The UK will need 30GW of storage to meet our climate goals, according to Imperial College. That’s 10 times the current capacity. There are many questions this raises, such as ‘what is the appropriate technology mix?’, but if we consider the form predominantly being developed now (lithium-ion batteries of under or around two hours duration), one of the main questions is where best to situate this?

So far the vast majority of volume has been deployed as front-of-the-meter installations – a standalone site with a dedicated connection for the battery alone. However, given that connections can be costly or administratively difficult to obtain, a more cost-effective solution would be co-location.

In this blog we will dig into some of the advantages of co-location of batteries with solar farms (PV installations with a dedicated connection). We will leave the current policy/regulatory framework to the side and focus on the fundamental benefits.

 

The case for co-location

When new generation connects to the grid, it has to pay for the new copper in the ground. This isn’t cheap. For a battery (short duration, lithium-ion) the connection typically represents 10-20% of the total capital expenditure – and can be much higher, depending on the conditions of the local network (eg if you are unlucky enough to be the marginal connection requiring a sub-station to be upgraded).

If the battery was able to share an existing connection with a solar farm of the same size, it could save the 10-20% of upfront cost; it would still need to buy an import connection, which the solar farm doesn’t need, to ensure the battery can draw from the grid to charge, but the economy would be significant.

In the UK, solar PV (without tracking) has an average capacity factor of 10-15%. This means that for the vast majority of the time the connection is an expensive sunk cost, lying there unused. By sharing it with storage, the return on investment from the connection increases several times over.

 

Why solar and storage are perfect bedfellows

Sharing one connection becomes a problem when both energy sources are producing at the same time. Export from one resource will constrain the ability of the other to export. With solar and battery storage, we find that this is rarely the case; ie both assets are very seldom trying to use the connection to export at the same time [see fig 1].

This is due to the price cannibalisation of renewables – where prices are lowered at times of high renewable generation because they produce at zero marginal cost, and so will sell power at any price above zero. There is sufficient solar power in the UK (>12GW) that during the middle of the day market prices will drop lower.

If we are performing price arbitrage with the battery, it is obvious that we would not be looking to discharge at these times when prices are low. We want the highest prices – usually over the evening peak. In fact, we have found that when optimising the battery against Day Ahead prices, a conflict occurs with the solar generation less than 1% of the time.

Figure 1: Generally, the battery looks to discharge at times of high prices which does not align with solar output

What this means is that we can effectively trade the two assets separately from each other, rather than as one. This has great benefits because solar predictions are best made at portfolio level, taking advantage of geographical dispersion to neutralise stochastic cloud impacts on production. Therefore, the solar can be traded as a portfolio, while battery activity can be scheduled separately.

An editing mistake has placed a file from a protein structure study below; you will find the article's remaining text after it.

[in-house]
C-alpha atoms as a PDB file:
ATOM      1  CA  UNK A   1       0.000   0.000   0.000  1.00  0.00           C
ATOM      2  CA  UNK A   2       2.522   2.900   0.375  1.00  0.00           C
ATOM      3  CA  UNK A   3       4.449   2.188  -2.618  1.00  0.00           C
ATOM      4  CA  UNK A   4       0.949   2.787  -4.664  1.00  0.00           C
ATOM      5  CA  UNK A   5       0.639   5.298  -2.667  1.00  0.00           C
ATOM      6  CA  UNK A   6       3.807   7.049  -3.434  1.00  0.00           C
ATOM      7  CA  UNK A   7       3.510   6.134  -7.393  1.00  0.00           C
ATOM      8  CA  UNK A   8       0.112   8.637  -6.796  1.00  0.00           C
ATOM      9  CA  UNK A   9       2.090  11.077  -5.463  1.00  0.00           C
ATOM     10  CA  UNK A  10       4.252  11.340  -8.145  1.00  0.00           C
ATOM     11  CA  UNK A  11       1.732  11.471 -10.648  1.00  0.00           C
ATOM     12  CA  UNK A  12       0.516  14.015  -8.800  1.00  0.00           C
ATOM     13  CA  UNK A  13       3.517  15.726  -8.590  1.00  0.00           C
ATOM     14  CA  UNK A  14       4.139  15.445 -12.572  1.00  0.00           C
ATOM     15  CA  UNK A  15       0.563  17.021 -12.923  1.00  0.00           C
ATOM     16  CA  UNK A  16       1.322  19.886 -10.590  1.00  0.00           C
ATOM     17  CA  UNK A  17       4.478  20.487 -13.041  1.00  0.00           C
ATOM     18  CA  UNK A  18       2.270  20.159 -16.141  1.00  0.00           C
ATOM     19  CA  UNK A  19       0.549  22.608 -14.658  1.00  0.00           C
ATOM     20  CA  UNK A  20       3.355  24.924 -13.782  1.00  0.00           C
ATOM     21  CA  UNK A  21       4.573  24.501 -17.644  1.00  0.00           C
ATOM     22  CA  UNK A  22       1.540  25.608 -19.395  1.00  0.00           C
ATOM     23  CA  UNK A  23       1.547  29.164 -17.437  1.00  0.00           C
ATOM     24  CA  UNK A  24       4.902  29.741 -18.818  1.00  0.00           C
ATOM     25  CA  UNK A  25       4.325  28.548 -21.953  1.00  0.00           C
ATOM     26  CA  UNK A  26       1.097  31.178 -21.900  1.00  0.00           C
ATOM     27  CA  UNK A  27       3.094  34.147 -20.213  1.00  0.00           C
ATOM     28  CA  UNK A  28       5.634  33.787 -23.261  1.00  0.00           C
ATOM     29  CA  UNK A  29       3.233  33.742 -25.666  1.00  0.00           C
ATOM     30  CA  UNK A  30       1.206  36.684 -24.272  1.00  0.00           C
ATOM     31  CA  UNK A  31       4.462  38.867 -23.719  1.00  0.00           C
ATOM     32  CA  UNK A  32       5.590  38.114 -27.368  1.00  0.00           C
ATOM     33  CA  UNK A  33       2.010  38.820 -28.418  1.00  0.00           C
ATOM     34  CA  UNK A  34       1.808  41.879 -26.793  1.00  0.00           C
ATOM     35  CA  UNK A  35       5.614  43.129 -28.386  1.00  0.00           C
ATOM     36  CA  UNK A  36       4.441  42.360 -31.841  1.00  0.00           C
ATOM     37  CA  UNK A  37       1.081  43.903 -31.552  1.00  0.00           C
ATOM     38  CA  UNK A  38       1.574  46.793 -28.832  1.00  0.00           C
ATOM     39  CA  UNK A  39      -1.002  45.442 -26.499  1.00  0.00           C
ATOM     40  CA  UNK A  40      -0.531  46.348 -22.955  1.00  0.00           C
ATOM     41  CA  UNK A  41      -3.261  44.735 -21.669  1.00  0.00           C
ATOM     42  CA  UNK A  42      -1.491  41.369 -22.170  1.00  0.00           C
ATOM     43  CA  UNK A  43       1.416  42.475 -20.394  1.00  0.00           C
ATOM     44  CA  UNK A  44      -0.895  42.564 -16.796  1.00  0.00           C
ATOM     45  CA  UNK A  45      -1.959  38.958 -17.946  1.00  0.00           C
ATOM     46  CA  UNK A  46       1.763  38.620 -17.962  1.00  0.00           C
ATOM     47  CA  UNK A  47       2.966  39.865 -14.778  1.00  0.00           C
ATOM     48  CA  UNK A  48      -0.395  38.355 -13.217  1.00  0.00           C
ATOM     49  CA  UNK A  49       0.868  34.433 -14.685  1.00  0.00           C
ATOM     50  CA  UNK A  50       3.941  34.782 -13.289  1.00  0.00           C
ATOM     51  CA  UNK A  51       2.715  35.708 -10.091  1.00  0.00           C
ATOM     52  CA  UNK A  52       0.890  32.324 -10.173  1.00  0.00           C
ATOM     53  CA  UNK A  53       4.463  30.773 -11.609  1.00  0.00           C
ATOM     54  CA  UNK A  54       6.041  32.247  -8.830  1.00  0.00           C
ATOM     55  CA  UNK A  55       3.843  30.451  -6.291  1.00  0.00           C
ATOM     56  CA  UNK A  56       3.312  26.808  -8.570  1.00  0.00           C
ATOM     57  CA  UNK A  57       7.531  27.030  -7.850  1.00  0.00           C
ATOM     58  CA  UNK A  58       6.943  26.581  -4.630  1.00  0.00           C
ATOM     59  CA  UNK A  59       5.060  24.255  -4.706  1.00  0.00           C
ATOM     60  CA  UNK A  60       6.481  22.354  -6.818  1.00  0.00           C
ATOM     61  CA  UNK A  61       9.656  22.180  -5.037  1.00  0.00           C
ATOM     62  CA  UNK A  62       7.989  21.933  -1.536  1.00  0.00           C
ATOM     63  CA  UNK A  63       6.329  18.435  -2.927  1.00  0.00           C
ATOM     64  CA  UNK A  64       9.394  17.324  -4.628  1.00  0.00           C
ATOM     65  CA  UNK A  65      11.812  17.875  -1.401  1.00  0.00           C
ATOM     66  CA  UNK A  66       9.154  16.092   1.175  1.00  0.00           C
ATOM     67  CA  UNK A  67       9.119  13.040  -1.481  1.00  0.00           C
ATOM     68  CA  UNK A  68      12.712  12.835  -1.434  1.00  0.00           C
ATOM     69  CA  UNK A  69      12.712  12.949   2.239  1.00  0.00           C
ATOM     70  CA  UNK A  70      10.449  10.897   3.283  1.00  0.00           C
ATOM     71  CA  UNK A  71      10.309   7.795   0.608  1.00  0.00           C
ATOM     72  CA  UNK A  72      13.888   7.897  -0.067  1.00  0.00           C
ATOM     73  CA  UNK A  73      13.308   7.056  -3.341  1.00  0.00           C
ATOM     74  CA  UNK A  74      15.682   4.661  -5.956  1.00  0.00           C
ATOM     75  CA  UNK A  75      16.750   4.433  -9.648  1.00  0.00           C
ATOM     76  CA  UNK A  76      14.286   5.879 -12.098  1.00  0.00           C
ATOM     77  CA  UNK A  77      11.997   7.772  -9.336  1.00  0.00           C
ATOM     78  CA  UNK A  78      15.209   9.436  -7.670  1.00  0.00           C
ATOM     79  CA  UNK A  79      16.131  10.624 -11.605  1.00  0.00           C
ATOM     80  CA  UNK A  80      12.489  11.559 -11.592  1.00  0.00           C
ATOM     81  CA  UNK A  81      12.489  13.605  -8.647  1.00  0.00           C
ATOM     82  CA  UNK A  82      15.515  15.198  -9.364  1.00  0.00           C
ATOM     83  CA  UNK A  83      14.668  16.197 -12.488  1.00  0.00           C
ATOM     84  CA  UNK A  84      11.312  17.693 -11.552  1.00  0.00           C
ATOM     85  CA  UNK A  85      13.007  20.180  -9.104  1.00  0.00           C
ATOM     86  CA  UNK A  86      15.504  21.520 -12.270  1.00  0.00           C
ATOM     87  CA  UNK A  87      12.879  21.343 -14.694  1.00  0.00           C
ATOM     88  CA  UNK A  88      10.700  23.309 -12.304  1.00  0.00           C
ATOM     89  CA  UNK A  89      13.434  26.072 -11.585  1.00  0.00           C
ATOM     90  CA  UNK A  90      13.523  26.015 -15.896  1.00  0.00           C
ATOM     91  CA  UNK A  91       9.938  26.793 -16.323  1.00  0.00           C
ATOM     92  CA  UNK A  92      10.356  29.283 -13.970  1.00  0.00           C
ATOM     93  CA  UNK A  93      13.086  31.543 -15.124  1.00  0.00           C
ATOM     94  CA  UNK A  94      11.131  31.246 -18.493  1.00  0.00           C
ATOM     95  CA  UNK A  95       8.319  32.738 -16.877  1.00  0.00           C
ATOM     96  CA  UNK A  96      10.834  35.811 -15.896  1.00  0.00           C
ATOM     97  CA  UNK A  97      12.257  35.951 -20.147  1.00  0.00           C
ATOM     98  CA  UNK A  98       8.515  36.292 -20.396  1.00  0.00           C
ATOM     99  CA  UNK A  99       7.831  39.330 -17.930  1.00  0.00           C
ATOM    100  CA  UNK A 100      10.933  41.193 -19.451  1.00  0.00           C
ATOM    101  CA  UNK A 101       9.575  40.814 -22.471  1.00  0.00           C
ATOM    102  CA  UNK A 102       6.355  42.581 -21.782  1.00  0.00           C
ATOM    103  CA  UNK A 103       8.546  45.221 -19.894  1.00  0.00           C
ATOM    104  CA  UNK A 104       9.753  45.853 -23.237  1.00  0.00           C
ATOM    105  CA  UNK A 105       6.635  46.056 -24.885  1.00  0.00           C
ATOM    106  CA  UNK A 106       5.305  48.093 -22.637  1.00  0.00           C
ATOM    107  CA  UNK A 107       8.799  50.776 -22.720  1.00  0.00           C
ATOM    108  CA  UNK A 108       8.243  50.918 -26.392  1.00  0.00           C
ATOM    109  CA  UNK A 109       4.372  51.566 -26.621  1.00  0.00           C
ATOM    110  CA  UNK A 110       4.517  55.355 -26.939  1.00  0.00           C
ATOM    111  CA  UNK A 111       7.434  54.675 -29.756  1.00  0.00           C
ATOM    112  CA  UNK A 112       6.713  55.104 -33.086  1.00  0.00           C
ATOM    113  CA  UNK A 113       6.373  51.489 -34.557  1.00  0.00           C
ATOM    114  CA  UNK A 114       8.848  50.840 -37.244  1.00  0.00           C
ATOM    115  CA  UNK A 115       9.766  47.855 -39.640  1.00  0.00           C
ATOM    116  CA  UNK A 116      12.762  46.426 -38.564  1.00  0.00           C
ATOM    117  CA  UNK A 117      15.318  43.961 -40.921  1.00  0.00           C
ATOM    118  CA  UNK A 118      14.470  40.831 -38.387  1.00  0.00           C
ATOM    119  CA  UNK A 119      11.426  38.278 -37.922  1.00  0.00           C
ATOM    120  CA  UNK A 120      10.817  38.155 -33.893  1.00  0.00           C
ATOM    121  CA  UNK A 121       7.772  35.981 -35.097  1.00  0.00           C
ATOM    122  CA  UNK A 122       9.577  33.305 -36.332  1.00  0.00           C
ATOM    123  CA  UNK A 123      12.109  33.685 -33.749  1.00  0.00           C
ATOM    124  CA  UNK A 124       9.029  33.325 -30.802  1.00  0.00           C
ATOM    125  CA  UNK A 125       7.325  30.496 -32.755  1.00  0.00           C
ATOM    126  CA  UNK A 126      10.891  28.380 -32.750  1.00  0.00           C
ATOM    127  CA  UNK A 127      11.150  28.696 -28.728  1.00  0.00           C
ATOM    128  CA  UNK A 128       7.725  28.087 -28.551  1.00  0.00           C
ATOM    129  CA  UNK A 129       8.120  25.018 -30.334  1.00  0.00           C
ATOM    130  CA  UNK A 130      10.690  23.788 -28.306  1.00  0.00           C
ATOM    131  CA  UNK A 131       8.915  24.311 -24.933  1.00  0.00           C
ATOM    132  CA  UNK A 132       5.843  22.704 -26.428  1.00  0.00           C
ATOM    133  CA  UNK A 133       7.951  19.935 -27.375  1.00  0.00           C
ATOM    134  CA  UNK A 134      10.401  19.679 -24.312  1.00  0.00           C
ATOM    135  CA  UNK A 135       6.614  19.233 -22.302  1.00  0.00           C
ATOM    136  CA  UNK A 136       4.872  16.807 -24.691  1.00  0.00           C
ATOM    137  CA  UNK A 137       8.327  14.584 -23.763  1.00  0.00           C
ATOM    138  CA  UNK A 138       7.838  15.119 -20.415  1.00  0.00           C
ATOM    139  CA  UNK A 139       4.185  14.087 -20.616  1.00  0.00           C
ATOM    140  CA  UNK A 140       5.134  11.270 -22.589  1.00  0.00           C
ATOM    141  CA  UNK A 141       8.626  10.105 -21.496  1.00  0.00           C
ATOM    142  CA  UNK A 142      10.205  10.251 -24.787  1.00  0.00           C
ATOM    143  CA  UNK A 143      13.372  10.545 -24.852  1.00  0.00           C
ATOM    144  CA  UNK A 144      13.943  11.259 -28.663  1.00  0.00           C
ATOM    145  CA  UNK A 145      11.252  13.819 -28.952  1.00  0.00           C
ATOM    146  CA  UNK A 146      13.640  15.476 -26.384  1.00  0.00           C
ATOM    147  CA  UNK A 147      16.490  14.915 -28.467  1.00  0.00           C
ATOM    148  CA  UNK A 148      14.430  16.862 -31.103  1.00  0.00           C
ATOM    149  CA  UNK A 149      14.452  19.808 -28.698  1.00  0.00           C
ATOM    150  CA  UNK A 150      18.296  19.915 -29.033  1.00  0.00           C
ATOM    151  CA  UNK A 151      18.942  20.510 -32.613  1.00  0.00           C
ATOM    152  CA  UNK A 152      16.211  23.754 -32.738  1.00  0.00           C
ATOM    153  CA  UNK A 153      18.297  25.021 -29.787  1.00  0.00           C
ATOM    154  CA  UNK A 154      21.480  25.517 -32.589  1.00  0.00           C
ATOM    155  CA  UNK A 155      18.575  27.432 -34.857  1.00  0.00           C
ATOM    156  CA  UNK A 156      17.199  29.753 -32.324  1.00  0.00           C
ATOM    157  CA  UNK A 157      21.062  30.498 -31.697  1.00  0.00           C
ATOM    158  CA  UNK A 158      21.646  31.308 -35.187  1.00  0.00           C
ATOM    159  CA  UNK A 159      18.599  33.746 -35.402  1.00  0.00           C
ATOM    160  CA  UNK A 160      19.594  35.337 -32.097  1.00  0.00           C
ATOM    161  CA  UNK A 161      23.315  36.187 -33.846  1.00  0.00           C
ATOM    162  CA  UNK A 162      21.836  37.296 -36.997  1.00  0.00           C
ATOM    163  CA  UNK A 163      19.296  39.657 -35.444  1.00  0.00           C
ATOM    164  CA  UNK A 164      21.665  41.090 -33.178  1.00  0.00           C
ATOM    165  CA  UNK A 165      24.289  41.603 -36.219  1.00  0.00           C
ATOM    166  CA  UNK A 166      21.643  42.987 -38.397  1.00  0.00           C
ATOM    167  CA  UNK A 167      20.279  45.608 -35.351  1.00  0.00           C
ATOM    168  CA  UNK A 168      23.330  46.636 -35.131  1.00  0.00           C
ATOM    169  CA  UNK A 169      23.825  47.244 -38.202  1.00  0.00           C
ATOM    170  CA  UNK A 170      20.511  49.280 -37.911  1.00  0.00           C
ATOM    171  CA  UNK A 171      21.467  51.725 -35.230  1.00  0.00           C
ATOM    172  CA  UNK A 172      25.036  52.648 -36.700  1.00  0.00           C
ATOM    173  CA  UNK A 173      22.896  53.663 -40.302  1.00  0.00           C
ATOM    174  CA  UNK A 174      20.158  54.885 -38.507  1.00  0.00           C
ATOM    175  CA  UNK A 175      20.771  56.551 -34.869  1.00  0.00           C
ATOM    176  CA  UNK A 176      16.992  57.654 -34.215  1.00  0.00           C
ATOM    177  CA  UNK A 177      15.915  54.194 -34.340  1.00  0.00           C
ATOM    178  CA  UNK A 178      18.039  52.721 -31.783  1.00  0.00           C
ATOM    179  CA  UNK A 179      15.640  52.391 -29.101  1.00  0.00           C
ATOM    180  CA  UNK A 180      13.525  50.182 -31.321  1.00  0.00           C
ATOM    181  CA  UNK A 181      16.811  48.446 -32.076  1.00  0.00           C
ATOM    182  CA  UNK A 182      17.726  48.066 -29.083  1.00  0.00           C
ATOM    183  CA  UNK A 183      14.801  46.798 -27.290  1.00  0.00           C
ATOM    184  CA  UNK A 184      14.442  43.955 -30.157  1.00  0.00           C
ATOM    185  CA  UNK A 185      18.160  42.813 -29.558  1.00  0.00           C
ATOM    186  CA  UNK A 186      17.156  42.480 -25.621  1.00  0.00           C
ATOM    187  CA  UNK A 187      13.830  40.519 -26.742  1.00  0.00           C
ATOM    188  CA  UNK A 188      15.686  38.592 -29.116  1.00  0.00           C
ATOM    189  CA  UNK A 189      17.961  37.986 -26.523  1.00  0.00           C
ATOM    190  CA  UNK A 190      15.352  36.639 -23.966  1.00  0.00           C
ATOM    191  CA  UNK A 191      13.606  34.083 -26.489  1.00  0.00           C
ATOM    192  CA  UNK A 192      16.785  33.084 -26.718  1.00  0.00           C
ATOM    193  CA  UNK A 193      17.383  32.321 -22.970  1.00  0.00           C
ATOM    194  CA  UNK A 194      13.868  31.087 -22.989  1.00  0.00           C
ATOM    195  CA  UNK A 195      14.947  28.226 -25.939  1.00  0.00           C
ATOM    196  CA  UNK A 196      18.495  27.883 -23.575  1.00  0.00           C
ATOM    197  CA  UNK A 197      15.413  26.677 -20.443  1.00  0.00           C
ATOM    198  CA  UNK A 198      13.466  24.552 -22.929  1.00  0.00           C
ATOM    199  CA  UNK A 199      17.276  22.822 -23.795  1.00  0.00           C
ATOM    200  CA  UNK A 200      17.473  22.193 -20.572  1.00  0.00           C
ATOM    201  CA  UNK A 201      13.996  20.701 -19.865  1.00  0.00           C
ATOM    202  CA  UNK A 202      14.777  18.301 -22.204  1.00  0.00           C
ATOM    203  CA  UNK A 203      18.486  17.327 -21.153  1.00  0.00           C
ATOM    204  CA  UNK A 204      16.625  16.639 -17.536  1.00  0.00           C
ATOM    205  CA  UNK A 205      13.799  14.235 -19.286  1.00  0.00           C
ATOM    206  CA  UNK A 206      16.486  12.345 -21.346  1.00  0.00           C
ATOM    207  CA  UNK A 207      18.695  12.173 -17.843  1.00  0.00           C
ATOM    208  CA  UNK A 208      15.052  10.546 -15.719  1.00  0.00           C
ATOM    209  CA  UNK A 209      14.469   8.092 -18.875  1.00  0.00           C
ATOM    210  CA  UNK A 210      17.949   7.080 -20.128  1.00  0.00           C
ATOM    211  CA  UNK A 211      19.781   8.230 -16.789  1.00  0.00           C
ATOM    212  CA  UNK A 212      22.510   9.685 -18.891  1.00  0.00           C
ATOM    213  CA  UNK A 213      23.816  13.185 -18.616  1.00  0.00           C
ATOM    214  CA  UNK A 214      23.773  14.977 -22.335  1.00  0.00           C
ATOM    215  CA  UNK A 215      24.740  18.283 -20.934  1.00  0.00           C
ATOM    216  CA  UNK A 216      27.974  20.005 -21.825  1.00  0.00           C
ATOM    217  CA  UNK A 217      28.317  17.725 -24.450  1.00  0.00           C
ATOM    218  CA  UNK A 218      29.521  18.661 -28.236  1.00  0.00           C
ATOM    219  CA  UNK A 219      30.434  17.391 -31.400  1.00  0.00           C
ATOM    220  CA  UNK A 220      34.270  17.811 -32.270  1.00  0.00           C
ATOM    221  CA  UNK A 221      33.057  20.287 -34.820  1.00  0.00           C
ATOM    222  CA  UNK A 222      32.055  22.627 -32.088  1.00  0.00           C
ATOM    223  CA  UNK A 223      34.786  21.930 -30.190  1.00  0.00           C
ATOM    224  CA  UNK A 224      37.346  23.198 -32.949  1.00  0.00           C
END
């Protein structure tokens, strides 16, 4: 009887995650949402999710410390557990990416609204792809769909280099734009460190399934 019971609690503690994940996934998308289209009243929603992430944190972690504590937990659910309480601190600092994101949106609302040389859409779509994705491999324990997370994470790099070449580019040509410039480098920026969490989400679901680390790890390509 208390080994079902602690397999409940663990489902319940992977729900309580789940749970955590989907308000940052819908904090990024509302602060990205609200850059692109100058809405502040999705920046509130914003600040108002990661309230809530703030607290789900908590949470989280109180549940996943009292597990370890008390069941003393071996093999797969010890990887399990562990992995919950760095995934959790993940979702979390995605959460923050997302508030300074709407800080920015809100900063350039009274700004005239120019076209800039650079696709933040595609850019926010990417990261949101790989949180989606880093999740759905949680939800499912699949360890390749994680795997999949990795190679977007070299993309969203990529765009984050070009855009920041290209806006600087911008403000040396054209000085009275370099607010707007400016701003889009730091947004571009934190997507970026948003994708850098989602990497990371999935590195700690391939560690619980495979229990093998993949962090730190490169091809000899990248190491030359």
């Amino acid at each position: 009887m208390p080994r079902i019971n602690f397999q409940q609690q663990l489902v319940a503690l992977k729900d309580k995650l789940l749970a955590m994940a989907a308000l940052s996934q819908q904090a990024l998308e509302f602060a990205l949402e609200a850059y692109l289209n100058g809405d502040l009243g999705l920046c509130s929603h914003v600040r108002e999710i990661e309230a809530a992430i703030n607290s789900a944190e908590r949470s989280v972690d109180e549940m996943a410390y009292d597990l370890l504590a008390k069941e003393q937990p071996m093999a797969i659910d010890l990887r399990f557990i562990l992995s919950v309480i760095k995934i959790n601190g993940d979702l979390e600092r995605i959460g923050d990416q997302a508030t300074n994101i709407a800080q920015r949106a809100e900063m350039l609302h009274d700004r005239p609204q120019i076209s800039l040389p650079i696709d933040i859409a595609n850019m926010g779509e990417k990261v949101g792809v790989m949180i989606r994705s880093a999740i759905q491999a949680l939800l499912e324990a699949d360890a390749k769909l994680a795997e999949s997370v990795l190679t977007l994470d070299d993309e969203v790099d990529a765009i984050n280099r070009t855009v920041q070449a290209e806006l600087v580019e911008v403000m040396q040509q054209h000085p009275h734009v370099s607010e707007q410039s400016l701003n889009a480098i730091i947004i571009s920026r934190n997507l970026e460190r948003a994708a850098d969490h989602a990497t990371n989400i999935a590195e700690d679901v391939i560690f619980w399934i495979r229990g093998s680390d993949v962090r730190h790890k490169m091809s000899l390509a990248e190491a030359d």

This also highlights one major advantage of pairing batteries with solar rather than wind. Solar has very high diurnal periodicity, so we can guarantee there would be no production over the most lucrative peak time (4-7pm, especially in winter). The same cannot be said for wind; so if it a wind farm was generating during this peak period there could be large entailed opportunity cost for the battery.

Given that the battery is the more controllable resource, and solar produces at zero cost, the battery should accommodate the solar generation and plan activity around it.

 

The need for advanced optimisation

Pairing solar with batteries, then, looks like an obvious and straightforward win. However, there is more nuance.

While Day Ahead prices will rarely incentivise discharging the battery in the middle of the day, there are often later market opportunities that do; for example, if a large generator trips off the network to create a shortage. The most advanced battery trading strategies will cycle far more than once per day by looking to optimise at each time horizon, to stack value across the day.

Given that cloud cover could have a strong impact on PV output, there will still be many instances where a solar farm has the connection unutilised in the middle of the day [fig 2].

Figure 2 – Clouds drive large short term volatility in production

To take advantage of this we need reliable, real time monitoring of the solar farm (we can only dispatch the battery and make use of the connection if we can be certain the solar PV isn’t) and dynamic responsive controls to ensure solar output is tracked closely (to prevent overloading the connection point).

Dynamic Demand 2.0 Trader is powered by our fully automated platform, needed to support this level of sophistication. Control logic is held both locally on the battery, to ensure responsiveness to changing site conditions, and centrally in the cloud, enabling responsiveness to live price opportunities provided by Erova Energy’s advanced market insight.

With this level of automated control and trading insight, pairing solar with storage represents a cost-effective solution for storage location and a potentially lucrative way forward for energy investment.

 

For a free consultation about co-location and your energy investment, call +44 (0) 20 3051 0600